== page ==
Sanctum - stageExtract from an interview with Mark by the fresh expressions team                                                One of our favourite places to be is the Bloodstock Open Air Metal Festival in Derby where we run the welfare tent. Billed as the UK’s No1 heavy metal event, the festival this year hosted about 80 bands across three stages.

"Basically we look after anyone who is not in need of hospitalisation or under threat of arrest. Some people lose their tents for one reason or another, for instance. We’re just there 24 hours a day for whenever people a helping hand or a chat or a safe space to recover from a little over indulgence. Lots of people come back to visit us year on year.

I often wear my dog collar while wandering around the site. The collar offers instant identification and people seem to be fine with it. I have not been burned at the stake yet so it must be OK. Bloodstock does tend to focus on the darker side of metal, and there are some openly satanic bands though there is a huge range of music. It is fantastic opportunity to be involved. In some respects heavy metal music was a kind of retaliation against Christianity, more culturally than anything else, because the Church was seen as a nice middle-class society. The more uncomfortable people feel about Church, the more it is seen as a target and the more extreme the opposing views become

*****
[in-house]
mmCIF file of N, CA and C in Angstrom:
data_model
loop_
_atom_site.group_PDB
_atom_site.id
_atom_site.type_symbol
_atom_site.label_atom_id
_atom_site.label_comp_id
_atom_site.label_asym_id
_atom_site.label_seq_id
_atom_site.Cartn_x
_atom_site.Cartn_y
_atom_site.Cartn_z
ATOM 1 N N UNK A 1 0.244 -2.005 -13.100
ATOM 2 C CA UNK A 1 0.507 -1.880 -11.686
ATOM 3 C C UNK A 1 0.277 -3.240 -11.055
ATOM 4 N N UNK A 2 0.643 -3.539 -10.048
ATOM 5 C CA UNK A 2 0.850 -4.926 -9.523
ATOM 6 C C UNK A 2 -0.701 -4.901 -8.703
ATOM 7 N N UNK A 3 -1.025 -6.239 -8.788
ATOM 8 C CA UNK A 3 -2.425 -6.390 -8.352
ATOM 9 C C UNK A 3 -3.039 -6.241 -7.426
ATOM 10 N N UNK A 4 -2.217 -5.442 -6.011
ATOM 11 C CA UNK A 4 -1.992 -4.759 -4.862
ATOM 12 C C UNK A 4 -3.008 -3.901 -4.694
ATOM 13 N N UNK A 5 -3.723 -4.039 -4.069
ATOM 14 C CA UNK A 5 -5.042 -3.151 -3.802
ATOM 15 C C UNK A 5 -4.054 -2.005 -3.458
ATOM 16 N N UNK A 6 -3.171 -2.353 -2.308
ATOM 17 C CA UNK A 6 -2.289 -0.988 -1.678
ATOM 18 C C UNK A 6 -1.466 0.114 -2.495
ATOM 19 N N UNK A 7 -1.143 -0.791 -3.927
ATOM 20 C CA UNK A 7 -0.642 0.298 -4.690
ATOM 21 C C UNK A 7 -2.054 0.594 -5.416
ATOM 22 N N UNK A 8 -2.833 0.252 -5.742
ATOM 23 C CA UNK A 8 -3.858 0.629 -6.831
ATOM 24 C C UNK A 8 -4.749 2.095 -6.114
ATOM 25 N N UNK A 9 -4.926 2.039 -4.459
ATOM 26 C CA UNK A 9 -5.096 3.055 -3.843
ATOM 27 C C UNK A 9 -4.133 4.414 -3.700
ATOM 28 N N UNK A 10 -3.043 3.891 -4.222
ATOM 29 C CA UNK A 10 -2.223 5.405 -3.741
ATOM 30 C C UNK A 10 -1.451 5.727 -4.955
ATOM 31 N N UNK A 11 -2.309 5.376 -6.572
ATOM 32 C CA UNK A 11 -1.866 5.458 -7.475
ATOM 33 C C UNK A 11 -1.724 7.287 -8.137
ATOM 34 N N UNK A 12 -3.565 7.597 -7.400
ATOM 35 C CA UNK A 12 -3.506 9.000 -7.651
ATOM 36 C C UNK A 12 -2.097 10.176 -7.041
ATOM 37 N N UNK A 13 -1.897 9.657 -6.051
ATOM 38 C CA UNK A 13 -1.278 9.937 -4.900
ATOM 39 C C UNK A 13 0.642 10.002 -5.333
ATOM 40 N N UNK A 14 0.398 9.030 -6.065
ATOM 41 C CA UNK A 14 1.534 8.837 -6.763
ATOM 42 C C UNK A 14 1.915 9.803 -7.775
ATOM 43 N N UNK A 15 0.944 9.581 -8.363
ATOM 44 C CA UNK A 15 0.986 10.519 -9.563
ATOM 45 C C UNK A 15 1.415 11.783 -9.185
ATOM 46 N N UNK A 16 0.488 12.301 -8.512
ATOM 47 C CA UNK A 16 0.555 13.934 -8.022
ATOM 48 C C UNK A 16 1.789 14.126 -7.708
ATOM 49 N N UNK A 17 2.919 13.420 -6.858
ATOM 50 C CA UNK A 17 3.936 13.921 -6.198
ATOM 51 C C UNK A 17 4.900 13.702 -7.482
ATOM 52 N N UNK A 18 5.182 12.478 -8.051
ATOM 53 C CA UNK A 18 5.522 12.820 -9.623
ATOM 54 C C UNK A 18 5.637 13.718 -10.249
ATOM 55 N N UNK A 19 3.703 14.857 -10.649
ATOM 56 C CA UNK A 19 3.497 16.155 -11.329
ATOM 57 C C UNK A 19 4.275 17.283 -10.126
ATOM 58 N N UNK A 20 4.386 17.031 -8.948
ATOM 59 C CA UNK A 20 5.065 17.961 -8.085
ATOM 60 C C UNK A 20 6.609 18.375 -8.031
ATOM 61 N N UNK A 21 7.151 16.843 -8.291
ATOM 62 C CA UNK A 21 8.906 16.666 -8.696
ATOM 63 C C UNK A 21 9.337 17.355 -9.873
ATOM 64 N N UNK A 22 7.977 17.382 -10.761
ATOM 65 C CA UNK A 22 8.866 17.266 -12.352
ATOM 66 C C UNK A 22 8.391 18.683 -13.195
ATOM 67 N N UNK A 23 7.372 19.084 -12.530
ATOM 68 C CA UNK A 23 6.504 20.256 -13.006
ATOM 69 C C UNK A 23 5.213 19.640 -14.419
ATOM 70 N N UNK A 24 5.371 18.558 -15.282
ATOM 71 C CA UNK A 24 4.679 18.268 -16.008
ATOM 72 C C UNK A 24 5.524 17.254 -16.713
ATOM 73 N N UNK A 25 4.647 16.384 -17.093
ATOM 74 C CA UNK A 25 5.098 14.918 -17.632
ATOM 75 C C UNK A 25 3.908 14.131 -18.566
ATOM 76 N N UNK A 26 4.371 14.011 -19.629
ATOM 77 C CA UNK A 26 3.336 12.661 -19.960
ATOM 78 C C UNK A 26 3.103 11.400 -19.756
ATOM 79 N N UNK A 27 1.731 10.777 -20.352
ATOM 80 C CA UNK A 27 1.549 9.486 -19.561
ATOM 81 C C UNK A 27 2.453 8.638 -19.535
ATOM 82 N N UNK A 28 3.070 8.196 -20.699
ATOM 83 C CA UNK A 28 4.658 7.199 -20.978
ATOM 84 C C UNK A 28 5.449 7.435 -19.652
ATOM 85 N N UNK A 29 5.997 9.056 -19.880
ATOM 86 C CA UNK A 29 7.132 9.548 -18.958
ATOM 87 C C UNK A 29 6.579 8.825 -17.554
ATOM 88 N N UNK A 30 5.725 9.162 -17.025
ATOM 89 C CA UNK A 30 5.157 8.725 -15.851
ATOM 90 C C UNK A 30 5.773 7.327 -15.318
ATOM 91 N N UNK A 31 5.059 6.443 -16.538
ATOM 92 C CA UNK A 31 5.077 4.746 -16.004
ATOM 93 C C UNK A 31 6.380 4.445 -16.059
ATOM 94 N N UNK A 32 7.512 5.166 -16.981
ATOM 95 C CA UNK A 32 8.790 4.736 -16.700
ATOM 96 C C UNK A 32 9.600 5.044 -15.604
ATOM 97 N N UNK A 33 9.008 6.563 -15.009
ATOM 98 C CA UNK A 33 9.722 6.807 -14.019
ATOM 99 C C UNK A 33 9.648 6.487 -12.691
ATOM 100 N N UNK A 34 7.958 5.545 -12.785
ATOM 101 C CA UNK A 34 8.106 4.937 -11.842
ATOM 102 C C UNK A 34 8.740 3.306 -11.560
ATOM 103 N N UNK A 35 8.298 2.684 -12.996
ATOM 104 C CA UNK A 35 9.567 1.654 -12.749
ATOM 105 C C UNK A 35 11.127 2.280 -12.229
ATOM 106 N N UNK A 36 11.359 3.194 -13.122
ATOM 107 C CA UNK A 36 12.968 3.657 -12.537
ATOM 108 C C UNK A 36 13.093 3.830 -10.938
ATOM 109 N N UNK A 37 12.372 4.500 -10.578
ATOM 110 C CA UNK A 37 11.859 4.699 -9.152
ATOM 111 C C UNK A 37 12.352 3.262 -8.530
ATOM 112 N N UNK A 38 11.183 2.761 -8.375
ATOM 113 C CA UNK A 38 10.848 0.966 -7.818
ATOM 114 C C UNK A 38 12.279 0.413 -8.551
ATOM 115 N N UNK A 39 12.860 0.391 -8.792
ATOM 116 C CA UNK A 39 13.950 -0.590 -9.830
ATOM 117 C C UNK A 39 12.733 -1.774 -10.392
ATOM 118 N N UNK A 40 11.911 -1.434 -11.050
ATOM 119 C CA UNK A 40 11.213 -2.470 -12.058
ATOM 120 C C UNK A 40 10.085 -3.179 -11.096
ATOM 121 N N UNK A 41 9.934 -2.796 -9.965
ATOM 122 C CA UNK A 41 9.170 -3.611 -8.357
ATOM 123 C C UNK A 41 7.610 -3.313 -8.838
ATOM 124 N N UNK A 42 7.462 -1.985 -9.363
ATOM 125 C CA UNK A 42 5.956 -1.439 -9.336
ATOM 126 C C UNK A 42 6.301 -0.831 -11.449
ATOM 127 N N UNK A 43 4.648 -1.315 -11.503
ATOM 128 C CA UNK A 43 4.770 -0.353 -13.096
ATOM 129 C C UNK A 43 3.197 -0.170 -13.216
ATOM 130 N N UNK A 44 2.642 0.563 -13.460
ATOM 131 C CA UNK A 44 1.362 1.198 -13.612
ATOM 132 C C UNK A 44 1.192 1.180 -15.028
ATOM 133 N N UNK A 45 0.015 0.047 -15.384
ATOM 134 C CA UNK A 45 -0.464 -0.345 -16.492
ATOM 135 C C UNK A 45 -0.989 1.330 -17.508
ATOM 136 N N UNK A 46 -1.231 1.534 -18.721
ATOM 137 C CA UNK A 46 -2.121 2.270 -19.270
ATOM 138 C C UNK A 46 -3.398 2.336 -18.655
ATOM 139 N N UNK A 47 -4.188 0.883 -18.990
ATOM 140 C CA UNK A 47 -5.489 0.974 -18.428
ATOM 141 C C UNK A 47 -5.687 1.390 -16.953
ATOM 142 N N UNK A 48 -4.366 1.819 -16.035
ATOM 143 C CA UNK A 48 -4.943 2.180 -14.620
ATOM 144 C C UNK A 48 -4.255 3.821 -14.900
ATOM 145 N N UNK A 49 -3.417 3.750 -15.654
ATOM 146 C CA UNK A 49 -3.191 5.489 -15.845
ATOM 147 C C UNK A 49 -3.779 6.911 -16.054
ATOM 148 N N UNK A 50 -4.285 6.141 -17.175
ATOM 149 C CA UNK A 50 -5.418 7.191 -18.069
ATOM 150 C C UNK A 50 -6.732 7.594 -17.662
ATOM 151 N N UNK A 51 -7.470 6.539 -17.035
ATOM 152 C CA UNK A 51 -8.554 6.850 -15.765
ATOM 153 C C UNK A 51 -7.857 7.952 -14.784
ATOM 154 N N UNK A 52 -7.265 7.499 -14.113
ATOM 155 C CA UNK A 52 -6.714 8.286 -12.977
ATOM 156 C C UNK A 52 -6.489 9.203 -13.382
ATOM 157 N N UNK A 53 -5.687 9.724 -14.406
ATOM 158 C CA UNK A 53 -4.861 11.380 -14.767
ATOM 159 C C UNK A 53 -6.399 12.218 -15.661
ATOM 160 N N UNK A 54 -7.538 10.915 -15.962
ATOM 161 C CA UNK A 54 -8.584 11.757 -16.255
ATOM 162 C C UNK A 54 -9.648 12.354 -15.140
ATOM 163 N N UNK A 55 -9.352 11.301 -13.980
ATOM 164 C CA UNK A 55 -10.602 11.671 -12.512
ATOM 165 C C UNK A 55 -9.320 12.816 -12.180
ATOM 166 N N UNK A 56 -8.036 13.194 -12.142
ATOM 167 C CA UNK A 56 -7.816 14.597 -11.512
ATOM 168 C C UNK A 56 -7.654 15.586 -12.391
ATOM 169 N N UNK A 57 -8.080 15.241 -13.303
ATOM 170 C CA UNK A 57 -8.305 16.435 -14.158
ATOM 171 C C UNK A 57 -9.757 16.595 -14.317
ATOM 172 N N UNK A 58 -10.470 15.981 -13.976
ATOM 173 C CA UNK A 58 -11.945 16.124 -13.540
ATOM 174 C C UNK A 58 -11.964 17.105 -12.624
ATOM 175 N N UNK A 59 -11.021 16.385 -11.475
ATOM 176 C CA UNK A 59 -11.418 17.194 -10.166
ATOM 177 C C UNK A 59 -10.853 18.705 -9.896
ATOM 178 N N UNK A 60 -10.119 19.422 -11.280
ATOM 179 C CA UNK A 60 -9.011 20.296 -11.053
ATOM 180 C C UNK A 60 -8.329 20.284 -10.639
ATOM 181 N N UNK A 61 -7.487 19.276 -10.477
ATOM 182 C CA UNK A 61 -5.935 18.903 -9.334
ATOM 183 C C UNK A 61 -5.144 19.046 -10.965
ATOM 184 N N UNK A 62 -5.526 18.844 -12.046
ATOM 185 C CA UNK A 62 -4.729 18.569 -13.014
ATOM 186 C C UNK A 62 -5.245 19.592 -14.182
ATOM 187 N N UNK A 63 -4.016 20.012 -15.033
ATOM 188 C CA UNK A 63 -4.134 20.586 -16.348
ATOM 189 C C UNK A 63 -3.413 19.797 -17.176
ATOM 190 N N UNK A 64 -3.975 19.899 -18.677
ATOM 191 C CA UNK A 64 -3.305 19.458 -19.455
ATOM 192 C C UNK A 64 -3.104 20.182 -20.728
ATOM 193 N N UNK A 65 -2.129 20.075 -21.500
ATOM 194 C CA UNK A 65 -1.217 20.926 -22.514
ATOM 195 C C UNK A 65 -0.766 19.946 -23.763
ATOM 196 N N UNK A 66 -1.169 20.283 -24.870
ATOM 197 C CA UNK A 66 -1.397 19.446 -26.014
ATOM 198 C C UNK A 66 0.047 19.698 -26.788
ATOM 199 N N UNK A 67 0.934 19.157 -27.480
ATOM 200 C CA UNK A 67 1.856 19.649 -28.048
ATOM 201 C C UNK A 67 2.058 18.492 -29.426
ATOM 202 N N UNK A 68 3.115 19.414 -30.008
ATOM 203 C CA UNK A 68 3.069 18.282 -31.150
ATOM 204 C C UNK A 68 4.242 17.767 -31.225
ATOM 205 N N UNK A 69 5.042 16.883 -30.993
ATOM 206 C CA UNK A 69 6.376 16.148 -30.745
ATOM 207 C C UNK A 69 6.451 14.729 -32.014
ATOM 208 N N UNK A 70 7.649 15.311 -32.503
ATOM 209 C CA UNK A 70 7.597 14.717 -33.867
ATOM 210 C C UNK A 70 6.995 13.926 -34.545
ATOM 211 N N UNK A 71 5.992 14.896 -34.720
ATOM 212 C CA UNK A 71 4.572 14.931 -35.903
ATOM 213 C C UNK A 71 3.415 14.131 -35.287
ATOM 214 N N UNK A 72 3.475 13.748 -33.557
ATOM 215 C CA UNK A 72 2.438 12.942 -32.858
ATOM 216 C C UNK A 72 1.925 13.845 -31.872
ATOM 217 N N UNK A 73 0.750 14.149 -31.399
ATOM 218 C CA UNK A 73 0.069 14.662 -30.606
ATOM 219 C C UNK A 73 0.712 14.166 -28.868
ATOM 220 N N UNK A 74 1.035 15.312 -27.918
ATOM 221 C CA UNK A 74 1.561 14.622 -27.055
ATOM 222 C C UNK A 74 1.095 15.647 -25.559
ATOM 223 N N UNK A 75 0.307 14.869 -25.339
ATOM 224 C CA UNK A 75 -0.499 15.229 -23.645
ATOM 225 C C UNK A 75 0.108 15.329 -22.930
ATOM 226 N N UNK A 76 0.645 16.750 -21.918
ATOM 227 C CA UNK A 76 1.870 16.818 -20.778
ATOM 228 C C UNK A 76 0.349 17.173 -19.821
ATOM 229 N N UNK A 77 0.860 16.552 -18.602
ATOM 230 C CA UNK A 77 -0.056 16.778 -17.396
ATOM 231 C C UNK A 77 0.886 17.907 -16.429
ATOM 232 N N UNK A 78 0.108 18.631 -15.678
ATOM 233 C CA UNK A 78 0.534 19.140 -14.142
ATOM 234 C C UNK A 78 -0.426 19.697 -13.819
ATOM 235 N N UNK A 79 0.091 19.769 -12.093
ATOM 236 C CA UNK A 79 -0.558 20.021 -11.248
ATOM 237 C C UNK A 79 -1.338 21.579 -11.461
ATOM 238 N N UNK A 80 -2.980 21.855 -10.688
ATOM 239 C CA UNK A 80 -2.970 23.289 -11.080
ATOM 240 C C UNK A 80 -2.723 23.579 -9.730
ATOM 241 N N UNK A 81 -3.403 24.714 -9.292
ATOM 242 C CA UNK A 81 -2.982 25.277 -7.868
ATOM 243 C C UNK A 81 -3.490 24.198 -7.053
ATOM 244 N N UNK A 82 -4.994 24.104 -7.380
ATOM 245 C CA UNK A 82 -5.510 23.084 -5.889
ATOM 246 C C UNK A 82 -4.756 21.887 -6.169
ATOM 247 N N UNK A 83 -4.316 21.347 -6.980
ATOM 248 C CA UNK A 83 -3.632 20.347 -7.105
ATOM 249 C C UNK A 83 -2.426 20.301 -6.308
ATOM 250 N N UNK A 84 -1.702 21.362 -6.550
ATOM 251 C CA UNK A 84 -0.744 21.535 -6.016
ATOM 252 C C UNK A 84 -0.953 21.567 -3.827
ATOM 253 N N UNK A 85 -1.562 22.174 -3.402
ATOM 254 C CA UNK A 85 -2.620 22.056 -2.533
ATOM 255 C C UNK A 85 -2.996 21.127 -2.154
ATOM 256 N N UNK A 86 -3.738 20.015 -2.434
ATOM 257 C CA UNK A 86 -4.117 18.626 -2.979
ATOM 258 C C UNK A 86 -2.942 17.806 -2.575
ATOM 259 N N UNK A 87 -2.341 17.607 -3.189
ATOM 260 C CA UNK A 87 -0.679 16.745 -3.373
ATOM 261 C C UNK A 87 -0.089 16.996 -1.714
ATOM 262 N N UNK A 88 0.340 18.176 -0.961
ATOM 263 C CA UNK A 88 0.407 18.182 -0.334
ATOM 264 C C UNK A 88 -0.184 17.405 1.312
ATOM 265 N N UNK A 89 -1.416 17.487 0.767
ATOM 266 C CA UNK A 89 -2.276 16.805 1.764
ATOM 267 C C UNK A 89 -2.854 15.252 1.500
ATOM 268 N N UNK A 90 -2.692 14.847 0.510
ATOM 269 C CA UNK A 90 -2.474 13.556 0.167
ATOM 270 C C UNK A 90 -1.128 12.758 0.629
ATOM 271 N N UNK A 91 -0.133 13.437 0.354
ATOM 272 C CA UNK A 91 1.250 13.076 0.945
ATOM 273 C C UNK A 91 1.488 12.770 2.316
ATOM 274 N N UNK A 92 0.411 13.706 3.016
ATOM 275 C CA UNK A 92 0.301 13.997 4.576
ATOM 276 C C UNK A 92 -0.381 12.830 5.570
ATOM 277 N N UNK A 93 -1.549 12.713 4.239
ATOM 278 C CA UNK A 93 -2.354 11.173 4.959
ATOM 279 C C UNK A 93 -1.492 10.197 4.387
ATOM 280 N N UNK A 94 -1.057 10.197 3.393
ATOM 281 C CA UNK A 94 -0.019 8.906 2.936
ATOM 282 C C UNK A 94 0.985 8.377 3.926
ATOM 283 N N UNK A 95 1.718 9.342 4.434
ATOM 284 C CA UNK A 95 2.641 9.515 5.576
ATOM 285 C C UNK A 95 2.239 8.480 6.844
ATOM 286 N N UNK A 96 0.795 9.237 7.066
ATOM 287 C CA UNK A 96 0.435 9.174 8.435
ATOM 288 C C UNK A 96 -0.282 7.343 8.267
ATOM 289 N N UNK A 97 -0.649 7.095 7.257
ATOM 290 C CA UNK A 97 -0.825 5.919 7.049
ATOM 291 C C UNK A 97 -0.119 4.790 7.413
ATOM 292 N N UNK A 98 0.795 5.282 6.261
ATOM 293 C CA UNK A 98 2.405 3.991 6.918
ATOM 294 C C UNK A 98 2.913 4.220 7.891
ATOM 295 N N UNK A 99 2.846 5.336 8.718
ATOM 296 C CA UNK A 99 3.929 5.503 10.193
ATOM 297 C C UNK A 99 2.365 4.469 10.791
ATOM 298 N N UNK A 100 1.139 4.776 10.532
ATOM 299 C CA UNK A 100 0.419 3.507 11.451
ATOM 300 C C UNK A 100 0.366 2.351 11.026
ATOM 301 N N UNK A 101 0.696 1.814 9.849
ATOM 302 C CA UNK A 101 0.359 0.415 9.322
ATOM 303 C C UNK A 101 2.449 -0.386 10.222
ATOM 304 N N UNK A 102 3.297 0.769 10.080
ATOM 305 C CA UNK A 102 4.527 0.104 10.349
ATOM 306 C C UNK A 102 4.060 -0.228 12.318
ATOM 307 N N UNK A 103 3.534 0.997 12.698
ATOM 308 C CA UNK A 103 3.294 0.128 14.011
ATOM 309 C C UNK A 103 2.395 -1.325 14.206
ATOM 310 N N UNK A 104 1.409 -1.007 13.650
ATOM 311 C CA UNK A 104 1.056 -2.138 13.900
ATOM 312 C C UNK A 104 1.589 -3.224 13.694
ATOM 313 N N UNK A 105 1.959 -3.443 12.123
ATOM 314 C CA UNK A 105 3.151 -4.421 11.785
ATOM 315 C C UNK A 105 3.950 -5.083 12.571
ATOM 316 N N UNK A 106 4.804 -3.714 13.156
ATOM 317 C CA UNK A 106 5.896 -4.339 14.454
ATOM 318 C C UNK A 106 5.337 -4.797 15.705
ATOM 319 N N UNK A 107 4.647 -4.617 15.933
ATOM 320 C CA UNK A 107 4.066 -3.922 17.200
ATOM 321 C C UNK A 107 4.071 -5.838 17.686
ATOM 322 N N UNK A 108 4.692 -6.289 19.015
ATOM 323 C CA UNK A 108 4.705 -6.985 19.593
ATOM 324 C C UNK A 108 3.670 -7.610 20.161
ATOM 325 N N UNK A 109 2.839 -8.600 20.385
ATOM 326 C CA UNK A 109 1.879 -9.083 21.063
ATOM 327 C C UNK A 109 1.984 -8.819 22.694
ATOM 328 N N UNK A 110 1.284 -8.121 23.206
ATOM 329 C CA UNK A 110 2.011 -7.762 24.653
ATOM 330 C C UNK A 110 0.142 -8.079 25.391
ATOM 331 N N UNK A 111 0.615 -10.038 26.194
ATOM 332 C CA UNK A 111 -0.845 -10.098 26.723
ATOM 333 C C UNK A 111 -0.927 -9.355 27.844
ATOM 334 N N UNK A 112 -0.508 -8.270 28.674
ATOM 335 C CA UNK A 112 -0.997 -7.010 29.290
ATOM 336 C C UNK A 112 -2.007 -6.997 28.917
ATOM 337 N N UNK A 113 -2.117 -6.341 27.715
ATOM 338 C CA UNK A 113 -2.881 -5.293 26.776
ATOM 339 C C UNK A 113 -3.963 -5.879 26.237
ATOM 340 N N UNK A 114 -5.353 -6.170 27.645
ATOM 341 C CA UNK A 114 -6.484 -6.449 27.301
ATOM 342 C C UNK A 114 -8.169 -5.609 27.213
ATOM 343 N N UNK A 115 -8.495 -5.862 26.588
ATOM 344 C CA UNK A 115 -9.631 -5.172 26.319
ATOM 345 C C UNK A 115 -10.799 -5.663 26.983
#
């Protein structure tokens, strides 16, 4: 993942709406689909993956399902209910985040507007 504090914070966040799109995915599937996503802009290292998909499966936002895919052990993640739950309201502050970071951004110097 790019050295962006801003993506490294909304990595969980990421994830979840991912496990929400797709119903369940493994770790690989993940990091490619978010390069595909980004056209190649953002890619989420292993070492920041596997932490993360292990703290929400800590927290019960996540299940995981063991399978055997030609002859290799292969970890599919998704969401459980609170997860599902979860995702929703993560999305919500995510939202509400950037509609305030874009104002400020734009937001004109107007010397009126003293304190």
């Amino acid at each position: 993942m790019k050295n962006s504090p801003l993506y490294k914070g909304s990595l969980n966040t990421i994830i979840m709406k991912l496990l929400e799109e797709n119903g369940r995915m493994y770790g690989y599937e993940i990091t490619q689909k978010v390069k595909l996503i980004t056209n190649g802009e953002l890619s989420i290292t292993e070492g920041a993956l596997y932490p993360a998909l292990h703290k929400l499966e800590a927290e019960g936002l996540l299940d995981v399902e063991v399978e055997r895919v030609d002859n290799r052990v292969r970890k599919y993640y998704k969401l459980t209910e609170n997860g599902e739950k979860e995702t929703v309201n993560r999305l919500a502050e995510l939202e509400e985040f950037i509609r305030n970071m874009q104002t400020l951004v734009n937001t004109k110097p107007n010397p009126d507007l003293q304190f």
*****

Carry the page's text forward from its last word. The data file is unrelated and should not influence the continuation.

Sanctum -  tents
I see myself as very much part of that heavy metal community because it's a community I have grown up with since I was 14. It's like the village I grew up in if you like - something you just jump into and get involved in as much as possible.

Sanctum - big top

A friend invited me to see Saxon, my first gig, at the age of 12. I had a really strong sense of gathered community, of not feeling like the odd one out. I recognised the acceptance, the brotherhood of it all and knew I wanted to be part of it.
I really pray that in this new community (OBS) that many others will feel that sense of acceptance and brotherhood through being part of a very different form of church.

I've been working with a community that is centred on music, skateboarding etc. People dress in black and hang around on street corners looking frightening (to some). These people I call my friends. I am promoting a form of church that is natural and welcoming to people who wouldn’t be able to walk into a normal church building or service and 'get it' straight away."

If you are at Bloodstock this year pop in to welfare and say hello! (even if you don't need looking after)